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Learning to Write "Indian": The Boarding-School Experience and American Indian Literature

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Synopses & Reviews

Publisher Comments:

Examines Indian boarding school narratives and their impact on the Native literary tradition from 1879 to the present

Indian boarding schools were the lynchpins of a federally sponsored system of forced assimilation. These schools, located off-reservation, took Native children from their families and tribes for years at a time in an effort to “kill” their tribal cultures, languages, and religions. In Learning to Write “Indian,” Amelia V. Katanski investigates the impact of the Indian boarding school experience on the American Indian literary tradition through an examination of turn-of-the-century student essays and autobiographies as well as contemporary plays, novels, and poetry.

Many recent books have focused on the Indian boarding school experience. Among these Learning to Write “Indian” is unique in that it looks at writings about the schools as literature, rather than as mere historical evidence.

Book News Annotation:

Katanski (English, Kalamazoo College) investigates the rich supply of student essays and autobiographies from the late 19th and early 20th centuries, shedding light on the methods employed for assimilating American Indian children and the results. She begins by developing a theory of boarding school literature and the idea of the representative Indian, and then shows how students wrote to make educators respond and created complex devices of rebellion not only in their school essays but in their personal writing and later professional work. She closes by comparing the boarding school repertoire to the American Indian literary tradition. Annotation ©2007 Book News, Inc., Portland, OR (booknews.com)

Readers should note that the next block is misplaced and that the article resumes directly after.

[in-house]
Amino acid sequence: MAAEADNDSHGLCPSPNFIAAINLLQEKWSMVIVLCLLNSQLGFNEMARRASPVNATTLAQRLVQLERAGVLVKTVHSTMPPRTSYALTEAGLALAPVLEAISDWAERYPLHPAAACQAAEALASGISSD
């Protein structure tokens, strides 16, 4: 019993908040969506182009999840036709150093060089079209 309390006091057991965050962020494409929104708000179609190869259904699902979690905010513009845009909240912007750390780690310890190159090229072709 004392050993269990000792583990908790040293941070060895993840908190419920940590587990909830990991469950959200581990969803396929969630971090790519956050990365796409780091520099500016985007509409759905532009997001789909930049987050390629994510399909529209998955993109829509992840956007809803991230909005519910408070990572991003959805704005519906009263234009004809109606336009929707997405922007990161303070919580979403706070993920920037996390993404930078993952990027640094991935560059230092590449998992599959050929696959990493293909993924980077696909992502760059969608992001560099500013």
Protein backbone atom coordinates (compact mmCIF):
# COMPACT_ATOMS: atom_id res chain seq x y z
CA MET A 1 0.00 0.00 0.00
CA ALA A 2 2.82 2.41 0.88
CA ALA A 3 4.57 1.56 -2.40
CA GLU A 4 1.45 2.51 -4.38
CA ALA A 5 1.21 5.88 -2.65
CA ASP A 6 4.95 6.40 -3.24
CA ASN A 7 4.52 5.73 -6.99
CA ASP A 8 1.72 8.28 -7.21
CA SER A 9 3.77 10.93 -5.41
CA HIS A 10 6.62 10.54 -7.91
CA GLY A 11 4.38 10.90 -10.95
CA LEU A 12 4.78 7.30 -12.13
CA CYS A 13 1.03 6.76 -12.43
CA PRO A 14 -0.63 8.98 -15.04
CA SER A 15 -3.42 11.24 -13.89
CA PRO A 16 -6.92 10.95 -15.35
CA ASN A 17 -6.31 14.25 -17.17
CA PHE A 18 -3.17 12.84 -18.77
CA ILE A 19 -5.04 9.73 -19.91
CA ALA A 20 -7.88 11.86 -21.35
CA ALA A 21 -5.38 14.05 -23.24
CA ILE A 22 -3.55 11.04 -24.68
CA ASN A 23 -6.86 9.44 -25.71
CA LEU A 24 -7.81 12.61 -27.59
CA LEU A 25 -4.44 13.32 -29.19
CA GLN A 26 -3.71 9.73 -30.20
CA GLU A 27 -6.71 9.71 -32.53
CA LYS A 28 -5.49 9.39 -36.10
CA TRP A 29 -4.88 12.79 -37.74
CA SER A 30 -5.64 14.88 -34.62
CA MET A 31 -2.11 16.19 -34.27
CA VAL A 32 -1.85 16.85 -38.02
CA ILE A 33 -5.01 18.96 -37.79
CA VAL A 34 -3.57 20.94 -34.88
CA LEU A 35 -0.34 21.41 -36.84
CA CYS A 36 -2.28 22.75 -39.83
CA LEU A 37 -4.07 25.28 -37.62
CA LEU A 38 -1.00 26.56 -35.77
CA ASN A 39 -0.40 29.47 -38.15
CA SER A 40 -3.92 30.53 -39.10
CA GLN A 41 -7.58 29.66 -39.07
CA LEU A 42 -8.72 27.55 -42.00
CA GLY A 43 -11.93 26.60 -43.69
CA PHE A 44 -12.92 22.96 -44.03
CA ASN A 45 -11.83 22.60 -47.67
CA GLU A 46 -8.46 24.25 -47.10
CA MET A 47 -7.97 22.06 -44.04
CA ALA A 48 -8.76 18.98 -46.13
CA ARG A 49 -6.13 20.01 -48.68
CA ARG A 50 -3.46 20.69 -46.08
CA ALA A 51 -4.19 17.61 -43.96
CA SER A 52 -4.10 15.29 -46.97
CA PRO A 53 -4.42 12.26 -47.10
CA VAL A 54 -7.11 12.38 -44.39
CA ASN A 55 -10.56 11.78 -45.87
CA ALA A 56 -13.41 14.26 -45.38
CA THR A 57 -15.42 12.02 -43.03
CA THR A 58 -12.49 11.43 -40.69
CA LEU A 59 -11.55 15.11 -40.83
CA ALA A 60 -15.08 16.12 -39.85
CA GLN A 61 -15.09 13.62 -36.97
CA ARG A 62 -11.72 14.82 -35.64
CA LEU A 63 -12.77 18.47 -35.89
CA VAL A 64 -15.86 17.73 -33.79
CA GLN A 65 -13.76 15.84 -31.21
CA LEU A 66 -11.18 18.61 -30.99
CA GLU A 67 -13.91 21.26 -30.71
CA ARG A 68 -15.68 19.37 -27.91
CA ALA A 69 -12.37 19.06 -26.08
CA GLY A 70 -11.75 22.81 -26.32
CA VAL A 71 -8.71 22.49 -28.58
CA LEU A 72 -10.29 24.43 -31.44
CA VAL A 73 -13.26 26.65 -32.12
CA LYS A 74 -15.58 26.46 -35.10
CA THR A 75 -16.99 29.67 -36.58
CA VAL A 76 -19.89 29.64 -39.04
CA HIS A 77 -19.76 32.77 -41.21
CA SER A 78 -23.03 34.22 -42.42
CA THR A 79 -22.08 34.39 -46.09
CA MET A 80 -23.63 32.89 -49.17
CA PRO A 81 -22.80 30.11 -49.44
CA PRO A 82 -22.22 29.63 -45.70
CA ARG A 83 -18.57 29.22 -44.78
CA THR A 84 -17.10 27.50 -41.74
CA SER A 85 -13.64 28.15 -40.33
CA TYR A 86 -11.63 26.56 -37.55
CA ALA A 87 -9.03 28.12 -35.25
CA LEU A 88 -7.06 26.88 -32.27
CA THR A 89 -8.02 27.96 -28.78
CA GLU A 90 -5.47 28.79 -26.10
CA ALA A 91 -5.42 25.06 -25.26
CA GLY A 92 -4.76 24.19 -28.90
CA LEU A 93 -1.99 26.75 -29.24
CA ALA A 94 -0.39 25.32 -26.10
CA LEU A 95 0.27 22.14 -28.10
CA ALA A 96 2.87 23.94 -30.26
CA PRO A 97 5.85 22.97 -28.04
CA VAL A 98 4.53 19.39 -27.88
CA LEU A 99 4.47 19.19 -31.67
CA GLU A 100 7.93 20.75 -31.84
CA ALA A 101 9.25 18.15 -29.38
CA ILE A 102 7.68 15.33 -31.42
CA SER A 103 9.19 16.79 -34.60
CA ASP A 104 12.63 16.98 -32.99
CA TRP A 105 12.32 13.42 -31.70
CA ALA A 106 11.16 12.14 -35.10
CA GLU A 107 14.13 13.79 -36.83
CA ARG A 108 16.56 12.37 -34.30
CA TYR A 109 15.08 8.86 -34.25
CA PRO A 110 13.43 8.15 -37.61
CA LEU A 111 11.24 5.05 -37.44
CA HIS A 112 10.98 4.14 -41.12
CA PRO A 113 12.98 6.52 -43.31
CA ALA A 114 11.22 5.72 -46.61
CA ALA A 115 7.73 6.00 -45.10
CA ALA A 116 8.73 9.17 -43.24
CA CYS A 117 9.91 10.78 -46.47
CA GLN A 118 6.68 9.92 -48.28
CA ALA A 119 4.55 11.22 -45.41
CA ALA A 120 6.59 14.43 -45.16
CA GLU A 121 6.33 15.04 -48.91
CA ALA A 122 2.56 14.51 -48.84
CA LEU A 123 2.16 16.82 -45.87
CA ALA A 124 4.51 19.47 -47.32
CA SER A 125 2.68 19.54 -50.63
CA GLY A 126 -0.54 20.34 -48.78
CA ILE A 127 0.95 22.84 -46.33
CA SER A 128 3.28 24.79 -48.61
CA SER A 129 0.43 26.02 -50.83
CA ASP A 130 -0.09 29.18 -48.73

Synopsis:

Katanski investigates the impact of the Indian boarding school experience on the American Indian literary tradition through an examination of turn-of-the century student essays and autobiographies as well as contemporary plays, novels, and poetry. This unique volume, with 13 b&w illustrations, looks at writings about the schools as literature, rather than historical evidence.

Synopsis:

Examines Indian boarding school narratives and their impact on the Native literary tradition from 1879 to the present

About the Author

Amelia V. Katanski is Associate Professor of English at Kalamazoo College in Michigan.

Product Details

ISBN:
9780806138527
Author:
Katanski, Amelia V.
Publisher:
University of Oklahoma Press
Subject:
History
Subject:
Native American
Subject:
American - Native American
Subject:
Native American Studies
Subject:
Literature-A to Z
Edition Description:
Paperback
Publication Date:
20070131
Binding:
TRADE PAPER
Language:
English
Illustrations:
13 bandw illus.
Pages:
288
Dimensions:
9 x 6 x 0.7 in 0.9 lb

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Related Subjects

Education » General
Fiction and Poetry » Literature » A to Z
History and Social Science » Native American » General Native American Studies

Learning to Write "Indian": The Boarding-School Experience and American Indian Literature New Trade Paper
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Product details 288 pages University of Oklahoma Press - English 9780806138527 Reviews:
"Synopsis" by , Katanski investigates the impact of the Indian boarding school experience on the American Indian literary tradition through an examination of turn-of-the century student essays and autobiographies as well as contemporary plays, novels, and poetry. This unique volume, with 13 b&w illustrations, looks at writings about the schools as literature, rather than historical evidence.
"Synopsis" by , Examines Indian boarding school narratives and their impact on the Native literary tradition from 1879 to the present
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